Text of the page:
Panipat Syndrome. In times past, an Indian ruler met an invading army not at the frontiers of his kingdom but close to the seat of power. He remained well entrenched with his army within a fort or a fortified location. The enemy had a free run of the rest of the territory, winning half the battle without firing a single shot. He then reached the seat of governance.
Here, either he was met by the king’s army on the outskirts. In the alternative, he laid siege of the fort. Expecting a long siege, the fortifications of the defending king were well stocked. Meanwhile, the enemy looted and plundered the surroundings for sustenance, labour, riches and pleasures. The few exceptions in this sanctified war philosophy were the Gupta dynasty, the heydays of Mughal rule and the British period.
Also, the Indian king confronted the enemy mounted on elephants (mobile forts) around which the rest of his forces were structured. The structure was ceremonial no doubt, but was fatally ponderous. It was such war philosophy that enabled Babur’s highly mobile cavalry to win against the cumbersome local ruler’s army.
The irrational defensive defence policy, which simply is the sum total of Indian civilizational belief that peace at all costs is vital, allows the enemy to keep nibbling the territory at the frontiers.
Underlying the entire edifice of such war philosophy was the craving of Indians for peace at any cost. The Indians simply abhorred use of force, and viewed it in utterly disparaging terms. Diplomacy continued to search, even in a critical situation, for alternatives that enabled bypassing the need for use of force. The end result was that Indian rulers invariably blinked first!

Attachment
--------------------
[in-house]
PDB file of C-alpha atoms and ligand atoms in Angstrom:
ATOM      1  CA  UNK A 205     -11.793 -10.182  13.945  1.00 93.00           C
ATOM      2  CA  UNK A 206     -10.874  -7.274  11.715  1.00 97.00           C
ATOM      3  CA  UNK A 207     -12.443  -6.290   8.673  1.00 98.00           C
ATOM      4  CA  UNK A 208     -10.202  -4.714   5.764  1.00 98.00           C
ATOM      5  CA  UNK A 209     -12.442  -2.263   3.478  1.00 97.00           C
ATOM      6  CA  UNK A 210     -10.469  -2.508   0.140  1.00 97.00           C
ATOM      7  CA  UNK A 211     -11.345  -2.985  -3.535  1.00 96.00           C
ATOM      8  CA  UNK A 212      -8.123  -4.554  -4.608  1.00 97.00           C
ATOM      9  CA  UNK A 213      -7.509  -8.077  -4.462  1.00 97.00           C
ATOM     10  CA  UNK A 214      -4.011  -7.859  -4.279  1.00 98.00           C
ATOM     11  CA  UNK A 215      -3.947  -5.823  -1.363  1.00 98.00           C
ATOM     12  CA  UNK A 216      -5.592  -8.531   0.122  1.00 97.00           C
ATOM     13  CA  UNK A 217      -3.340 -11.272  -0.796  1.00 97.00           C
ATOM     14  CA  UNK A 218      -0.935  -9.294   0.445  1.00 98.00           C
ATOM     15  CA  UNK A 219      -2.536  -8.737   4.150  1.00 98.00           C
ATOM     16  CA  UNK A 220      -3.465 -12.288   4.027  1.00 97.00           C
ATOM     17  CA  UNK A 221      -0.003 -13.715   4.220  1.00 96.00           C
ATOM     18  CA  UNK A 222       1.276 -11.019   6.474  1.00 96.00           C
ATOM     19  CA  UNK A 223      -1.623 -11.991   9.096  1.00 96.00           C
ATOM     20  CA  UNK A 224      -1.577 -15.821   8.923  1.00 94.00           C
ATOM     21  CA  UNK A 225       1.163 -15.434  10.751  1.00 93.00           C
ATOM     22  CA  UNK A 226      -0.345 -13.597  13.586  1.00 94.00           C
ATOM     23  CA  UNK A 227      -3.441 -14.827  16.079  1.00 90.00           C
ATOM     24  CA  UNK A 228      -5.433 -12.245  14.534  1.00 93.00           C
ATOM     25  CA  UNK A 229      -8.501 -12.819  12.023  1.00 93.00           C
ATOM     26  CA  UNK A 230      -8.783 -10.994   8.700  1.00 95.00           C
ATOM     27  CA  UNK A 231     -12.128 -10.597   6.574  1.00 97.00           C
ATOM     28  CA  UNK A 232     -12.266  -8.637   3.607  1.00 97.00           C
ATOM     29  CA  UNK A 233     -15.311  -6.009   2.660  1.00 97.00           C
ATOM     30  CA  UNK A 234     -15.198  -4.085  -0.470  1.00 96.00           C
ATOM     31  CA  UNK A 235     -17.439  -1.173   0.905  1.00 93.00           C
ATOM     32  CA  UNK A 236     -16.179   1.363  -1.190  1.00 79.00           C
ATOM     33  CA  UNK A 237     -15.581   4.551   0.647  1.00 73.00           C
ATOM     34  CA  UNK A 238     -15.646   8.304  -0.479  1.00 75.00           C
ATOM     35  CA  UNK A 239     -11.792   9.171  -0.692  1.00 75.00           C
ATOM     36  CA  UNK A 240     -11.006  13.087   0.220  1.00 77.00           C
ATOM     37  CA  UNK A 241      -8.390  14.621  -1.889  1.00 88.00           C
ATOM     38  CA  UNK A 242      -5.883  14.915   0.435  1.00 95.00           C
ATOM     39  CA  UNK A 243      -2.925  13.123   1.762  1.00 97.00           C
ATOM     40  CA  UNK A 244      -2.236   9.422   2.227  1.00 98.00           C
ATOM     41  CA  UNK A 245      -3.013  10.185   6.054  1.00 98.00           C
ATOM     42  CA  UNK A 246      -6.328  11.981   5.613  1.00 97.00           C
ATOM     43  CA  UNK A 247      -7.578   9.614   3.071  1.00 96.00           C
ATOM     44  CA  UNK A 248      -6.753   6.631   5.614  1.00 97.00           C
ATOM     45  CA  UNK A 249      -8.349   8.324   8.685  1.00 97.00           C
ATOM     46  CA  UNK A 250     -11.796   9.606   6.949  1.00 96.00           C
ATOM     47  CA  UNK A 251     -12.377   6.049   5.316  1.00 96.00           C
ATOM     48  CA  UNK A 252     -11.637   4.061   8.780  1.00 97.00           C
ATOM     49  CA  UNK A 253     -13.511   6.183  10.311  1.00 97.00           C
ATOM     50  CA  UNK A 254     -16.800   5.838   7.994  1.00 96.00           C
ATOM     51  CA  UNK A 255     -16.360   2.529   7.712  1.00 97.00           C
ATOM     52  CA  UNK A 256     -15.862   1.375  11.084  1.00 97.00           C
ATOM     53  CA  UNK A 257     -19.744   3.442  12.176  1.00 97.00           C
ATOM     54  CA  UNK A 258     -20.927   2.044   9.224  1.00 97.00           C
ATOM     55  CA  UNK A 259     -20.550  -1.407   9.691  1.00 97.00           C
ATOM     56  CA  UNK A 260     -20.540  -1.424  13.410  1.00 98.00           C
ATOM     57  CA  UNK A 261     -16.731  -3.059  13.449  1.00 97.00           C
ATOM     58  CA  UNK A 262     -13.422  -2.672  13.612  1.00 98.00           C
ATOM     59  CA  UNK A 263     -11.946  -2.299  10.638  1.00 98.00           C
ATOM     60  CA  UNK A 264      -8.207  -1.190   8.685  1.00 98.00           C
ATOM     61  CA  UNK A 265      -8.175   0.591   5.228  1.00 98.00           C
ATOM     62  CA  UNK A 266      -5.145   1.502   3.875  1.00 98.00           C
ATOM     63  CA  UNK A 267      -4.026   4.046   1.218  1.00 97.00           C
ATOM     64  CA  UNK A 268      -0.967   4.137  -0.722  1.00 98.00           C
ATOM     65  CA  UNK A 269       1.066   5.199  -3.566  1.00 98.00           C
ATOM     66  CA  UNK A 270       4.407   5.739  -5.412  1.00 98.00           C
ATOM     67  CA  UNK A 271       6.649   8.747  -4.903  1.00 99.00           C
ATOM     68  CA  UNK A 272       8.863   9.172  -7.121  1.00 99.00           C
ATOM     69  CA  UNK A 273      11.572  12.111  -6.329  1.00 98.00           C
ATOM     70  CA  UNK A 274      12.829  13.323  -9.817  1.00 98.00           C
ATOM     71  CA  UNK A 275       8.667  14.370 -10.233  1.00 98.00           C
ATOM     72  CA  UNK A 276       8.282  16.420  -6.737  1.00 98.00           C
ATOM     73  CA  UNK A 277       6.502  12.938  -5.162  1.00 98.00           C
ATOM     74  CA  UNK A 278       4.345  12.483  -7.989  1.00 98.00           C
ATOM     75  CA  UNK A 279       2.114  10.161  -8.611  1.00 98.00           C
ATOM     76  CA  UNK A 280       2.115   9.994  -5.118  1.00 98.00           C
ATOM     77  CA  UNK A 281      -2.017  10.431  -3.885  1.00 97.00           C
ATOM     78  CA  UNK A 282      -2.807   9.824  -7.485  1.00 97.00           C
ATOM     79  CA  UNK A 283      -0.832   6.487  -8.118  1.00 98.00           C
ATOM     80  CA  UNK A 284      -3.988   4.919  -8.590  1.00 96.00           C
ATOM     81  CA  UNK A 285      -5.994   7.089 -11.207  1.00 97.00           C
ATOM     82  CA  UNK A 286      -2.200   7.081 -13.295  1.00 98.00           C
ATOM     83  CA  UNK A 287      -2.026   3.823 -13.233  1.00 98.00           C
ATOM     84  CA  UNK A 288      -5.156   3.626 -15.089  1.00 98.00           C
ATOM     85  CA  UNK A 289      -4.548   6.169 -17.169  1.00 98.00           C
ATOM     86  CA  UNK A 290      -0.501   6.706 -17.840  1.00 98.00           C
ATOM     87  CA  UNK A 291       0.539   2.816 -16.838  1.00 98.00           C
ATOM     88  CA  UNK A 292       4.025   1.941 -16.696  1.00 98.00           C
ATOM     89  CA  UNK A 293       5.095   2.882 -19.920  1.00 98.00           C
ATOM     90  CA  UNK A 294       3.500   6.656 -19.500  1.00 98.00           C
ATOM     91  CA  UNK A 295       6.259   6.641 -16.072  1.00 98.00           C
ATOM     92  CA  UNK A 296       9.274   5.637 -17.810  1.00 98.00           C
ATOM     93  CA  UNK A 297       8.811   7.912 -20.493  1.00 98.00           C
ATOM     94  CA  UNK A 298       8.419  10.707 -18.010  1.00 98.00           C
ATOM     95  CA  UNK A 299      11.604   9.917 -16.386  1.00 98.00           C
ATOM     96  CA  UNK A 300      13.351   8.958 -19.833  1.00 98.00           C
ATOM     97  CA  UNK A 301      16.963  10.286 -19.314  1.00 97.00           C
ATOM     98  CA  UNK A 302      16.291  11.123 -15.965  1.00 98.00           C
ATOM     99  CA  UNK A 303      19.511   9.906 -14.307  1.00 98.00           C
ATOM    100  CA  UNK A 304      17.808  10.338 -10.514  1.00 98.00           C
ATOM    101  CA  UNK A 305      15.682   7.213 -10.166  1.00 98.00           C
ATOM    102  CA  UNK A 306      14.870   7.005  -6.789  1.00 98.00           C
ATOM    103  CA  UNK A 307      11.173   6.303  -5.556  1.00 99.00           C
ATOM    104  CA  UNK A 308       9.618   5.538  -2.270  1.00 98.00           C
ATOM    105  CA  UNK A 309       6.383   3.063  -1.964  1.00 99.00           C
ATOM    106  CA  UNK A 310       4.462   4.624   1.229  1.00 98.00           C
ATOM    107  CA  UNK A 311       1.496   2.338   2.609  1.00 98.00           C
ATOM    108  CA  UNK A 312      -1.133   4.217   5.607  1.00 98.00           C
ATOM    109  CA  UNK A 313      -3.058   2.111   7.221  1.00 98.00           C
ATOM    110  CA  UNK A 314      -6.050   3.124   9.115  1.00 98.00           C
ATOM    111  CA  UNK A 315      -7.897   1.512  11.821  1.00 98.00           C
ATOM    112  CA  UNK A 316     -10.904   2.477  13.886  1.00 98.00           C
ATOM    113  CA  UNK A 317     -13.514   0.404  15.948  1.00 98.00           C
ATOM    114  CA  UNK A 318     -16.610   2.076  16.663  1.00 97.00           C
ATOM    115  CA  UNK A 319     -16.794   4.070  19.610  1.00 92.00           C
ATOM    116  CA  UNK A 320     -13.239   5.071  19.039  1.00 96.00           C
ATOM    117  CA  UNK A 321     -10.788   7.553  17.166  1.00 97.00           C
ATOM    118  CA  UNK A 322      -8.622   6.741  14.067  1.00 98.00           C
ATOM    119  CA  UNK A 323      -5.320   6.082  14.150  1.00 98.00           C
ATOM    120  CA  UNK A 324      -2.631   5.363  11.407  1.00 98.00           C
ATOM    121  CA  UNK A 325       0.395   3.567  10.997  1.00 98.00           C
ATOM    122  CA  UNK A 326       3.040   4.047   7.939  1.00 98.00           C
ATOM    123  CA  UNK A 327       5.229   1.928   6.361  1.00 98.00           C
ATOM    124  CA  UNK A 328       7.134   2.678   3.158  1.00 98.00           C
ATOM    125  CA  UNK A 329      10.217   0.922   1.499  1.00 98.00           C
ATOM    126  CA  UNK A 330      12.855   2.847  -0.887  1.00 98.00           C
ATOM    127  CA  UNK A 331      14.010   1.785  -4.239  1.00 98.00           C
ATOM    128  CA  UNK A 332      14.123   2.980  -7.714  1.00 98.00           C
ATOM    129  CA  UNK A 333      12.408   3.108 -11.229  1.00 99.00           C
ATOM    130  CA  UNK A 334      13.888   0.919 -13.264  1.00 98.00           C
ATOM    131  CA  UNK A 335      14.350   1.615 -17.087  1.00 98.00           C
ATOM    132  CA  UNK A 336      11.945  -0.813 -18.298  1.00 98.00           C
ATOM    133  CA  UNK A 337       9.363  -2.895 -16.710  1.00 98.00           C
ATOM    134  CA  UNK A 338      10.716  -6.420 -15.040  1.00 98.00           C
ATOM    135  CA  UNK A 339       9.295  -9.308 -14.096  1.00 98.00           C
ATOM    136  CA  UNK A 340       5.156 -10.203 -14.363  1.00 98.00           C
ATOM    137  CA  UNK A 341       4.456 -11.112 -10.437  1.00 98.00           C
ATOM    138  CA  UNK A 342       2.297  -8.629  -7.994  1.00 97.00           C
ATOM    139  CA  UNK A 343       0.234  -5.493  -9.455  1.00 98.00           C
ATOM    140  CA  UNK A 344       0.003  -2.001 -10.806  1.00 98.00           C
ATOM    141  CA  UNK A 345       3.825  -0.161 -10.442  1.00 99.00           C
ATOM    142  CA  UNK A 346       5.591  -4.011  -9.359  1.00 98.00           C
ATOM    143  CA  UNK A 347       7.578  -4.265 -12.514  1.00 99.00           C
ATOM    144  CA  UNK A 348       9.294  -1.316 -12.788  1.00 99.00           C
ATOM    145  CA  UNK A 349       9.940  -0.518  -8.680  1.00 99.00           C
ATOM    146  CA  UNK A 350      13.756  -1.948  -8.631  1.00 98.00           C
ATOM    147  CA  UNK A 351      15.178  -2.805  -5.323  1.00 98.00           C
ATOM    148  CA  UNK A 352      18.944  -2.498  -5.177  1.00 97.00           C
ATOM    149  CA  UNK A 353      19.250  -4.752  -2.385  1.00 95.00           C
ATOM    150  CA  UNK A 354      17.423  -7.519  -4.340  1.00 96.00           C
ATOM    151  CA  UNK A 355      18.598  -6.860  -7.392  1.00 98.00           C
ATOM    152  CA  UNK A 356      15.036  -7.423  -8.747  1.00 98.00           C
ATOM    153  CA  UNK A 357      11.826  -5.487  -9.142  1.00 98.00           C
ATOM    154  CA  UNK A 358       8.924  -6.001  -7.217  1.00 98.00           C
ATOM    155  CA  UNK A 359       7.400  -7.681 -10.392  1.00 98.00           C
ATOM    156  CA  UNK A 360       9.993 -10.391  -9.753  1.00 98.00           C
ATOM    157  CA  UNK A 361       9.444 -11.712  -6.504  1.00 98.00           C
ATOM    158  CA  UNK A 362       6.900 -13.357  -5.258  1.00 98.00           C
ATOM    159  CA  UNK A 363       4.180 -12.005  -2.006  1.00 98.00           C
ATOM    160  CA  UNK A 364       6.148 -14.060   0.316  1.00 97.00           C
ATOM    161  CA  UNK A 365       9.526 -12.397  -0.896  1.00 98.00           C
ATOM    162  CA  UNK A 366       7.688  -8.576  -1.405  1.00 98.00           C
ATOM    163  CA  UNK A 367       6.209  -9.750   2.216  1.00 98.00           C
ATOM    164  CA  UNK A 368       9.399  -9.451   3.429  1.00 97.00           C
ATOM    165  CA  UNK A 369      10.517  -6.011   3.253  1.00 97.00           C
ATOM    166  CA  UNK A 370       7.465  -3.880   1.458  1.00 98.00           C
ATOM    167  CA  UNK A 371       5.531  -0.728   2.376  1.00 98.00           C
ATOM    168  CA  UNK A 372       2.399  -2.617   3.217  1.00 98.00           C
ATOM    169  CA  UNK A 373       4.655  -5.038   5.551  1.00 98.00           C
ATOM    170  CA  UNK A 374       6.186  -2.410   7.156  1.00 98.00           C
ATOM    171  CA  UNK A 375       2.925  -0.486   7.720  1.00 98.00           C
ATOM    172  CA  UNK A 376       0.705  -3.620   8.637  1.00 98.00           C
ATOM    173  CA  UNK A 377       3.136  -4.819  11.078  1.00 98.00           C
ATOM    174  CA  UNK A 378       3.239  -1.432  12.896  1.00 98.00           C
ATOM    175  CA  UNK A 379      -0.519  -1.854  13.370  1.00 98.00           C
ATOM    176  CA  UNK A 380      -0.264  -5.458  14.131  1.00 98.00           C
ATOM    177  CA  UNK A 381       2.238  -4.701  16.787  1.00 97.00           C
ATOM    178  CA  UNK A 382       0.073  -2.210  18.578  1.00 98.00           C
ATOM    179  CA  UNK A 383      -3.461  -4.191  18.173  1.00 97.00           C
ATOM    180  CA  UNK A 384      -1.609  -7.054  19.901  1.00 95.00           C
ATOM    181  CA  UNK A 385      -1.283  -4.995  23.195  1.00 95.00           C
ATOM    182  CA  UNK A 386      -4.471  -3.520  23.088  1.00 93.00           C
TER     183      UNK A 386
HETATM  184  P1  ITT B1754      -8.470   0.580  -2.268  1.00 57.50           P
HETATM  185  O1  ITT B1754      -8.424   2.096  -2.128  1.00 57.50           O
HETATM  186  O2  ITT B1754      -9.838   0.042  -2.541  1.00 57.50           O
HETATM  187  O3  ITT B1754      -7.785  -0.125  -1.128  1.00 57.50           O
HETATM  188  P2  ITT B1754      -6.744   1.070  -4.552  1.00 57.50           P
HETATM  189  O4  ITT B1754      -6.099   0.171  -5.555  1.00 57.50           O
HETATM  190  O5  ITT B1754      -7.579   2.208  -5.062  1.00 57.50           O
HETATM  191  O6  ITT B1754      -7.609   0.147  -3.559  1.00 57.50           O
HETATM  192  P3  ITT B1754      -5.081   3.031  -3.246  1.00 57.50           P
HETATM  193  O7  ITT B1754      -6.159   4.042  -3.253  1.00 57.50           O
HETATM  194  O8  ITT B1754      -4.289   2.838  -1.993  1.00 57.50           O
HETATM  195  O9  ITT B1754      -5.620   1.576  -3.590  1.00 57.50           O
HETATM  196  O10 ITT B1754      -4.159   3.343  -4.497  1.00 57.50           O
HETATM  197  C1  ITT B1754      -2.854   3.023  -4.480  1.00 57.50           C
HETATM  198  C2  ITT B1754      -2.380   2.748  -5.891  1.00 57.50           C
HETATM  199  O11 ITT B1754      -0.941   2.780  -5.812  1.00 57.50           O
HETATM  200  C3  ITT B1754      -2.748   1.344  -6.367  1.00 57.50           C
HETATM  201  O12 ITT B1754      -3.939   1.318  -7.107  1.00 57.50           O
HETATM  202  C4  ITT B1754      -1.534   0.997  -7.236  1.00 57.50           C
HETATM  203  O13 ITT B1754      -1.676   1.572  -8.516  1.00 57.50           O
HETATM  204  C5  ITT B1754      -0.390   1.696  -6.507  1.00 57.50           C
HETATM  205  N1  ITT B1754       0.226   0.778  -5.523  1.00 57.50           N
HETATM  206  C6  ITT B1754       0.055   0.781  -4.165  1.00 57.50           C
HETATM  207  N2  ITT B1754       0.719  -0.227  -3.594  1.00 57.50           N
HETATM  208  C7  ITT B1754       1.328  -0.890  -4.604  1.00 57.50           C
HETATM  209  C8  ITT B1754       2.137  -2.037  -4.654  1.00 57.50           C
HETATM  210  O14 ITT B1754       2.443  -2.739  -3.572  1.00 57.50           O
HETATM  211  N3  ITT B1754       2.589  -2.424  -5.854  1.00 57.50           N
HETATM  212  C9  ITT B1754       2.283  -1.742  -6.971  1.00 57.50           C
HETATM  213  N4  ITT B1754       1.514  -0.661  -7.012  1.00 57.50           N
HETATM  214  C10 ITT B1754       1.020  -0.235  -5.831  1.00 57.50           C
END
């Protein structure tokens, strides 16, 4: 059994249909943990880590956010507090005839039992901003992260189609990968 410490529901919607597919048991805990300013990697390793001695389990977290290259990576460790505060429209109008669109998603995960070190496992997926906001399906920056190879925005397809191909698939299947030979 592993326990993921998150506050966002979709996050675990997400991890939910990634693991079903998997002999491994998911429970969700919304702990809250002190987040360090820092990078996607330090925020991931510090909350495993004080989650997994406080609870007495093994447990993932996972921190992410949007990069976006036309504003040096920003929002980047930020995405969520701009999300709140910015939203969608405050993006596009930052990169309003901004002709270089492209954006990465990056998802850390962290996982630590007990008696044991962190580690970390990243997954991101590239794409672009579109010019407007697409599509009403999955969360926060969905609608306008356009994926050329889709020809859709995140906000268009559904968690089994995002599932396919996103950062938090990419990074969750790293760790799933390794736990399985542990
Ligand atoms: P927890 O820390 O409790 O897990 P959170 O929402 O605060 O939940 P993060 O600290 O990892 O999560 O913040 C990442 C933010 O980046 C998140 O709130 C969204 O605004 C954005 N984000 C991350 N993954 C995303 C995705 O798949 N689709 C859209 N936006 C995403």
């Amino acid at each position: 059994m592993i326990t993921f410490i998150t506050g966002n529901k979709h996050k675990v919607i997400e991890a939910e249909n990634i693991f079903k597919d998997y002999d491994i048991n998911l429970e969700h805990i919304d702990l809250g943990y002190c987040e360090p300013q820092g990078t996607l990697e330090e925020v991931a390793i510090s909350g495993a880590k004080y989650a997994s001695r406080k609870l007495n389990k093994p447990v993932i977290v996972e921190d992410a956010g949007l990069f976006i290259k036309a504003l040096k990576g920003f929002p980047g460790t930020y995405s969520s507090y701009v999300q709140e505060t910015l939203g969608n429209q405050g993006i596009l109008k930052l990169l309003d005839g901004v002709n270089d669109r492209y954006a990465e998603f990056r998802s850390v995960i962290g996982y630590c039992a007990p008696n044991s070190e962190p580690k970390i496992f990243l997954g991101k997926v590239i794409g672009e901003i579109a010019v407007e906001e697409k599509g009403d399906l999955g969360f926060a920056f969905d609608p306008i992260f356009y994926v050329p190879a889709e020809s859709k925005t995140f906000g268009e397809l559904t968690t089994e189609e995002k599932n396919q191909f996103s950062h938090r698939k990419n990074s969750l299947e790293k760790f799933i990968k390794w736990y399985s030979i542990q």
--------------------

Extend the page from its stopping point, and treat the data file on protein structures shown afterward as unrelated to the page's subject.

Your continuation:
Independent India. On independence, instead of taking a realistic and rigorous look at the reasons for the country’s history of subjugation, the leadership again naively delinked the military component from its foreign policy.
There was no way that the political leadership, fed and brought up on defensive defence characteristics, and the modern Indian military, trained on the universal concept of offensive defence capabilities, could see eye to eye. A persistent belief that since an Indian desires peace and the rest of the world will act according to our role model, has invariably let us down.
In the 1947-48 conflict, despite India’s superior ratio of 2:1, Pakistan’s invasion to grab Kashmir was localised and absorbed within Kashmir. No doubt, in the difficult mountainous terrain a herculean effort was required to counter-attack. But if the political leadership had pushed an offensive into Pakistan through Punjab or Rajasthan, simultaneously, the results could have been dramatic.
Despite sound military advice in 1962, the Indian army was ordered to throw the Chinese “out of every square inch of the Indian territory”. This was neither here nor there! A general from the Army Supply Corps was thrust as Corps Commander. He almost literally followed the instruction to hold every square inch of land by thinning out troops in a forward policy. (The police in Delhi may be observed even today resorting to this forward policy in crises by deploying two constables on each road to no effect). And the Air Force was not brought in which could have tilted the scales.
The political leadership surprised the military top brass in the 1965 conflict by agreeing to the strategy of opening new fronts as counter-pressure points instead of allowing the enemy to retain the initiative in his place of choosing, i.e., Rann of Kutch. But here too, the failure was in not building up a tri-service effort to break the will of the enemy. This was rectified to some extent in 1971 when the political and military leadership moved in a rare synergy to launch a quick offensive to create a new nation in a single stroke.